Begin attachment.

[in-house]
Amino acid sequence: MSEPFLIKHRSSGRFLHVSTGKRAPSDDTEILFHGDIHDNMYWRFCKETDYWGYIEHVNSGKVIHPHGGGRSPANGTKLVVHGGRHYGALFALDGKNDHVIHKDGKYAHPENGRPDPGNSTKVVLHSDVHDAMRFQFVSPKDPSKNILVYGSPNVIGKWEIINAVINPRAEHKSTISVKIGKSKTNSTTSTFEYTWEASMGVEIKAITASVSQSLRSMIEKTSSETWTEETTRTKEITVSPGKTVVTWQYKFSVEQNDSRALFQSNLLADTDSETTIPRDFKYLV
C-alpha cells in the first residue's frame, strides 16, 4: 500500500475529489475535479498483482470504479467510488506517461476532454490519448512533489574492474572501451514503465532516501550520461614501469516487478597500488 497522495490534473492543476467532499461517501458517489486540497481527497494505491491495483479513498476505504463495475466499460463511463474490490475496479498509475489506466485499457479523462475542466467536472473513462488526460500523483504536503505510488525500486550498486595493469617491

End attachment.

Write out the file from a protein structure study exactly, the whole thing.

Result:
[in-house]
Amino acid sequence: MSEPFLIKHRSSGRFLHVSTGKRAPSDDTEILFHGDIHDNMYWRFCKETDYWGYIEHVNSGKVIHPHGGGRSPANGTKLVVHGGRHYGALFALDGKNDHVIHKDGKYAHPENGRPDPGNSTKVVLHSDVHDAMRFQFVSPKDPSKNILVYGSPNVIGKWEIINAVINPRAEHKSTISVKIGKSKTNSTTSTFEYTWEASMGVEIKAITASVSQSLRSMIEKTSSETWTEETTRTKEITVSPGKTVVTWQYKFSVEQNDSRALFQSNLLADTDSETTIPRDFKYLV
C-alpha cells in the first residue's frame, strides 16, 4: 500500500475529489475535479498483482470504479467510488506517461476532454490519448512533489574492474572501451514503465532516501550520461614501469516487478597500488 497522495490534473492543476467532499461517501458517489486540497481527497494505491491495483479513498476505504463495475466499460463511463474490490475496479498509475489506466485499457479523462475542466467536472473513462488526460500523483504536503505510488525500486550498486595493469617491